Q: I'm thinking of buying my first plane. Would you finance an experimental one? The one I am looking at this moment is a SONEX 2016, tri-gear, with asking price of $39K. What is rate and term?

    A: A number of our lenders offer financing on experimental aircraft. In some cases, a lender may require that the aircraft have an appraisal. Our account executives will discuss that requirement with you early in the application process. A SONEX is common enough that an appraisal is not likely needed. For a purchase price of $39,000 rates will fall around 7.5% for 10 years. Keep in touch as you search. Our account executives can help with providing rate quotes and valuations as you shop around.

    This article was originally published by AOPA Aviation Finance Company on June 12, 2019.

  • Tracey Cheek posted an article
    Finding the Right Lender to Finance a Private Aircraft Purchase see more

    NAFA member, Lee Rohde, President and CEO of Essex Aviation, discusses finding the right lender when financing a private jet purchase.

    It is a truth universally acknowledged that private aircraft are expensive. Even those exploring part-time ownership options enter their search knowing that it will require a significant upfront investment. But for frequent fliers with the means to afford it, private aviation is the obvious choice.

    Before taking the first steps toward private aircraft ownership, potential buyers should take the time to carefully evaluate all of the financing options available to them.

    Something to Consider

    Before deciding which financing option to pursue, buyers should consider whether they want to contact lenders directly — a process that typically involves researching lenders, requesting and reviewing lender proposals and assembling a loan due diligence package — or to work with a third-party aviation consultant or aircraft finance broker. Although most high-net-worth individuals have a finance team capable of handling these responsibilities, individuals on the mid-to-lower end of the market might find it useful to partner with an aviation consultant or aircraft finance broker because they have the necessary industry relationships to simplify the financing process and to connect with the most appropriate lender candidates depending upon the buyer’s needs and requirements.

    Finding a Lender

    When seeking financing for a private aircraft purchase, buyers have two main options: traditional banks and non-banking aircraft financing lenders. In most cases, high-net-worth individuals will elect to first work with their existing bank — that way, the buyer can take advantage of their existing business relationship with the bank, which already has a comprehensive understanding of their financial situation.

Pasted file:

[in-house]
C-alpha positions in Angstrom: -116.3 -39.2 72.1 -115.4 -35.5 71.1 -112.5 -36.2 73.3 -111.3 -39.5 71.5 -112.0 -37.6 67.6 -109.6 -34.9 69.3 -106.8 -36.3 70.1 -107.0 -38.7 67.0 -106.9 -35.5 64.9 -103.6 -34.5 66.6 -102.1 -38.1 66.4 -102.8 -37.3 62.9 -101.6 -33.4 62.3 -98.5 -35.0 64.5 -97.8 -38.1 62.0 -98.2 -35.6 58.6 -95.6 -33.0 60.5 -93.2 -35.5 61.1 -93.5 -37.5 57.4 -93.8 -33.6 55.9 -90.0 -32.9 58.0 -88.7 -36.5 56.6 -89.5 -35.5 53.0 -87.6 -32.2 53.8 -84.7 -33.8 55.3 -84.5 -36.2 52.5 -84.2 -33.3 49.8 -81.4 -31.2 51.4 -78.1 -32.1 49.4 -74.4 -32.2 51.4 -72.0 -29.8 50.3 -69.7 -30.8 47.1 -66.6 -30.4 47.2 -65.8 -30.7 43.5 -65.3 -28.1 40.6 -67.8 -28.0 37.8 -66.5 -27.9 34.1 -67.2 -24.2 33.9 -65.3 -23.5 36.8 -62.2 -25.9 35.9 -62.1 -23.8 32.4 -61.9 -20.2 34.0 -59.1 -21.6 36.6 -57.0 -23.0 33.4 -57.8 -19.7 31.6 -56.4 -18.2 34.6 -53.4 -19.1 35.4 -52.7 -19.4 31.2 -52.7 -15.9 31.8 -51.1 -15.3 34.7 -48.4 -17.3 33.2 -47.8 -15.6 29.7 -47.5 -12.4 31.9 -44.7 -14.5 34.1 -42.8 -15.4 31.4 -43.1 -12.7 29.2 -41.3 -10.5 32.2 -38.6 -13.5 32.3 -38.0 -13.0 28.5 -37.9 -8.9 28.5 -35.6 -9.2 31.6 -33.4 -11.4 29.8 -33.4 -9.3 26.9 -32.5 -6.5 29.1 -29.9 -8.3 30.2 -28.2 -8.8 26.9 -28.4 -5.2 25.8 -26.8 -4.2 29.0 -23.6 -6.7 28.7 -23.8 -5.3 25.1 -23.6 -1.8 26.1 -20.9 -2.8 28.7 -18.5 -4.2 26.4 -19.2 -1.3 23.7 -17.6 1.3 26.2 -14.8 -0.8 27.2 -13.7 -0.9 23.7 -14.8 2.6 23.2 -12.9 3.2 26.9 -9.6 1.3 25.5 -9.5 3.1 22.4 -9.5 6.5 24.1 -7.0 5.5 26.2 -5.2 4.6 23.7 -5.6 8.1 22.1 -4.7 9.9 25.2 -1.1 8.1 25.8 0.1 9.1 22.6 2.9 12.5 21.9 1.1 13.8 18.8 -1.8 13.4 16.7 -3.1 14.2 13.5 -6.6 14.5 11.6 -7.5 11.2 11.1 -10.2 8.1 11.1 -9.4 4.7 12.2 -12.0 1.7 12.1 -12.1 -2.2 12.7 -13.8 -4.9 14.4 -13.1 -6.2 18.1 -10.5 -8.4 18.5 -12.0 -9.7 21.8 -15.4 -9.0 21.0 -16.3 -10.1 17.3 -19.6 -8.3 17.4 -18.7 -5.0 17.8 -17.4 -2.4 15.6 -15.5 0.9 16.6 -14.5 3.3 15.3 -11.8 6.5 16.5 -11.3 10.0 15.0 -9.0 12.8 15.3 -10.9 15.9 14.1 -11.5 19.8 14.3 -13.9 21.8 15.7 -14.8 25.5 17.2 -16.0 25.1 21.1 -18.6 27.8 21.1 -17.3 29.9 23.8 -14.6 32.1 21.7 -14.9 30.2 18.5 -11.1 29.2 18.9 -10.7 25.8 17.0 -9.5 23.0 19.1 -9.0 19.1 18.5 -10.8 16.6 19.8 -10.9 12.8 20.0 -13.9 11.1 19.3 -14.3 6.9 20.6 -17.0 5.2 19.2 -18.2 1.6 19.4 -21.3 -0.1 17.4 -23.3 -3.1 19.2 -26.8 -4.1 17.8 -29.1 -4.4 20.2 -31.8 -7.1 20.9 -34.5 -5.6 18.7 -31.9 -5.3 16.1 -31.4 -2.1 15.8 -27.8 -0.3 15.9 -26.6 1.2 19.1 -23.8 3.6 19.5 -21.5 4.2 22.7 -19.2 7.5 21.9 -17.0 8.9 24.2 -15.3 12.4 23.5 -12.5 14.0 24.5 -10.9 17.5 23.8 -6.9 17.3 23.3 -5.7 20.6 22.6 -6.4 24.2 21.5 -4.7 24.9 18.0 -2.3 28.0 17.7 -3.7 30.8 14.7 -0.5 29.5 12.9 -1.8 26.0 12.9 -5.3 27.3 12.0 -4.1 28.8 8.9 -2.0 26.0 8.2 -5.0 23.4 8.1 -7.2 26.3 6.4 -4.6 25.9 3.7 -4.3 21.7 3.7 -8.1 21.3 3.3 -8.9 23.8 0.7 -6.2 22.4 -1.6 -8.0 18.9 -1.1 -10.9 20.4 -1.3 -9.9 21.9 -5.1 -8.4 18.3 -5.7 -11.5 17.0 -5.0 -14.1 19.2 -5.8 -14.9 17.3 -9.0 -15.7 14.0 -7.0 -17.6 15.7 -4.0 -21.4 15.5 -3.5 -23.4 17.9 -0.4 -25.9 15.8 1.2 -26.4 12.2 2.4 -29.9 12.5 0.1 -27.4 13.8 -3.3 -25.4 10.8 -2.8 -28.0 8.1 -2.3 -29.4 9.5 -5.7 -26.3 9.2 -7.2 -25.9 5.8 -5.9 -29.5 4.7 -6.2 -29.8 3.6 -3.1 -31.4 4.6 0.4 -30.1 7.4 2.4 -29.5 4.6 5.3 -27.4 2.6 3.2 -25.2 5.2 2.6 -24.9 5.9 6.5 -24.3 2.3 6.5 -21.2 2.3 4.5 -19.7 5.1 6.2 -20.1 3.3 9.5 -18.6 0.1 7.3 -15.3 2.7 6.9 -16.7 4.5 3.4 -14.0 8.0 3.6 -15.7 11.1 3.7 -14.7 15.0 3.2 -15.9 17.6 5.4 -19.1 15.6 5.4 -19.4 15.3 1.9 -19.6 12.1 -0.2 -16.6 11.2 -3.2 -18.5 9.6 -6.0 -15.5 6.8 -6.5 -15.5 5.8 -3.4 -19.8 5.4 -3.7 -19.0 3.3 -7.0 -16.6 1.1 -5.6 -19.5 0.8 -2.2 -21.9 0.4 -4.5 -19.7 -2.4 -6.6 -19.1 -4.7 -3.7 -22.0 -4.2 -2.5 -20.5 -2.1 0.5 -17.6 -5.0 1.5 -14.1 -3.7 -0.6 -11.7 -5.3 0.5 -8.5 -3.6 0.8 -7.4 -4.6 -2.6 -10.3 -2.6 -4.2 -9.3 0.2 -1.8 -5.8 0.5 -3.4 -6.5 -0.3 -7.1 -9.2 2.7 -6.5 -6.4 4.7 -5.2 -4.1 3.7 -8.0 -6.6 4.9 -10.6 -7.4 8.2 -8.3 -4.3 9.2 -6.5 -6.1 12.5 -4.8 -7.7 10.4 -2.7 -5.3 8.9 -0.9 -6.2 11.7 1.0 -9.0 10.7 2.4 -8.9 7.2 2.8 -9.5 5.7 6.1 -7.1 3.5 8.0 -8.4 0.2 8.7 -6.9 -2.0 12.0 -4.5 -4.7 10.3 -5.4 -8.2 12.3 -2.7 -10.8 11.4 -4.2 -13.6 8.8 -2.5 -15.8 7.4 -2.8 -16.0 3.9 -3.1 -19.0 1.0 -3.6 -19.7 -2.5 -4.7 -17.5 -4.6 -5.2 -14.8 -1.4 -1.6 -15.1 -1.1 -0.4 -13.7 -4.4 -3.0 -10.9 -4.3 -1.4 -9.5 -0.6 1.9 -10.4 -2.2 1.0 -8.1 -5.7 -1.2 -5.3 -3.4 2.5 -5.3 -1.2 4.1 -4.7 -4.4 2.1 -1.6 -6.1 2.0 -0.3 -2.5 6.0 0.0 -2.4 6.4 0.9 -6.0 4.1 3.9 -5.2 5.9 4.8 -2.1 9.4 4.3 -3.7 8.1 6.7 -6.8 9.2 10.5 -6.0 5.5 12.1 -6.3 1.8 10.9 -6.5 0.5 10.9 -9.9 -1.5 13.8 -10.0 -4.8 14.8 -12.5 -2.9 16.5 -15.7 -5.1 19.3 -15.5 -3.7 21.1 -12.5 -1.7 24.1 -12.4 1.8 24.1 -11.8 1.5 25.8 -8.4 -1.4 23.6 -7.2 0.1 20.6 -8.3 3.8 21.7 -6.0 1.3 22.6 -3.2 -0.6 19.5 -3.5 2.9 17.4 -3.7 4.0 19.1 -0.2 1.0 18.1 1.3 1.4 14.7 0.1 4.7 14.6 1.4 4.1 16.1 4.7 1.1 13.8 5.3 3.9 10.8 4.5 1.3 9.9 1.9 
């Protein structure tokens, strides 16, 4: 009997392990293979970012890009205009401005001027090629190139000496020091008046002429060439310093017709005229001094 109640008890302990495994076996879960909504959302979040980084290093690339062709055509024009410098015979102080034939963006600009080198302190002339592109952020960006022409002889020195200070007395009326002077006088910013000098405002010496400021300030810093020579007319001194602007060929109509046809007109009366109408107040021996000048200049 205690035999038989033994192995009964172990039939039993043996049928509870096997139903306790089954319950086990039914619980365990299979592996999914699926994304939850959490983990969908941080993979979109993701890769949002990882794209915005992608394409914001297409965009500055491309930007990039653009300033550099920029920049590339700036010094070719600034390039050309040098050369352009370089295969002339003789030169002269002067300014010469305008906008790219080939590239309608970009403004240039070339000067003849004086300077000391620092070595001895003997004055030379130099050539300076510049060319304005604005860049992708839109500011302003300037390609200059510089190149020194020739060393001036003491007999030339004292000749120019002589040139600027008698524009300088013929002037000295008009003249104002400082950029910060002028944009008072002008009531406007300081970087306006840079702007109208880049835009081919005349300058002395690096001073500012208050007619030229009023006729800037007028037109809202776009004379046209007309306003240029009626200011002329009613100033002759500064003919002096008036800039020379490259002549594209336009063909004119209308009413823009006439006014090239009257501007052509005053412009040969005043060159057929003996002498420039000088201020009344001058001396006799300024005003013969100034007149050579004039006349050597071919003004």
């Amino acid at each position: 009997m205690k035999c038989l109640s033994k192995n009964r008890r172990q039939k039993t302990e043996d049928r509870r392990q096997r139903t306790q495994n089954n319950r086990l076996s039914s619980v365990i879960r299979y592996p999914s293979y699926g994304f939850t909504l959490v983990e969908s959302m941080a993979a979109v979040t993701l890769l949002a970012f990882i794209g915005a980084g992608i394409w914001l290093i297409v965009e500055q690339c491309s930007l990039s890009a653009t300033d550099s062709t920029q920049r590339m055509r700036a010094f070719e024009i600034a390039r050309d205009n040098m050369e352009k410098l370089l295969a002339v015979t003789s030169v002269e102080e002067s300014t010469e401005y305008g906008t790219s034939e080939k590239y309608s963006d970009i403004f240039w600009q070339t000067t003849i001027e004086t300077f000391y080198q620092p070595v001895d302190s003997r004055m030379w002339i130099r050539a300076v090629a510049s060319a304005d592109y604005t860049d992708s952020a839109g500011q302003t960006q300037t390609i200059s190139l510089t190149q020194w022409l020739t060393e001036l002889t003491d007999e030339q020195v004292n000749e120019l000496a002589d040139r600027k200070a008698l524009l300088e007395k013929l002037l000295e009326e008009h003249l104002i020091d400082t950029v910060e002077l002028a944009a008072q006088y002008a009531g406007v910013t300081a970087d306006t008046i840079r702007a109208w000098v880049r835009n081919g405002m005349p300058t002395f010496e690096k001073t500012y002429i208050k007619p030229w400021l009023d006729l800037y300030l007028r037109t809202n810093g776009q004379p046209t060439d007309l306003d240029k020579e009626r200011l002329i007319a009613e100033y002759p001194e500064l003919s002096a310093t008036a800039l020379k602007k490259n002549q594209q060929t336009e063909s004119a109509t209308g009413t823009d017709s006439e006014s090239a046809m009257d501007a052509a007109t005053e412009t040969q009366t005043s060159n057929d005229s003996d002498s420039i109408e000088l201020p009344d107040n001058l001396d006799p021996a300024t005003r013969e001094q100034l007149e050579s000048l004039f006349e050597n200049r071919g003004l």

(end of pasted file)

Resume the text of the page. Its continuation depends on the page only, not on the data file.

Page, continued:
If a buyer’s bank is unable to finance the purchase, the next option would be to contact one of the major financial institutions that has an established aircraft finance group. These financial institutions manage a large aircraft portfolio and would be willing to work with a buyer to finance the aircraft even if the buyer does not have an existing relationship with the institution.

    The benefit to this option is that the bank already has an established aircraft financing team capable of working with the buyer to obtain the necessary information to evaluate the loan. 

    The downside to this option is that the buyer will need to prepare and provide the bank with a full package of information on the aircraft, as well as a full set of financial documents and disclosures for the lender to provide a formal proposal. 

    The third option is to finance the aircraft purchase through a non-banking aviation lender. There are decidedly fewer non-banking aviation lenders in the market than there are banking lenders. Currently, there are a few major non-bank lenders in the market that actively provide aircraft financing. These lenders will usually raise their capital in equity markets to support portfolio growth. When choosing a non-banking aviation lender, be sure to contact a private aviation consultant or aircraft finance broker to confirm the lender’s position in the market and whether they’re a viable option to consider.  

    Bear in mind that all aircraft lenders have portfolio parameters and requirements that they must follow and, in some cases, are limited by the age and types of aircraft they can finance. First and foremost, all lenders evaluate potential borrowers based on the “5 Cs” of credit: 

    • Character: What is their reputation as a borrower? Is their credit history stable?

    • Capital: What is the borrower’s net worth? What type of capital assets do they own?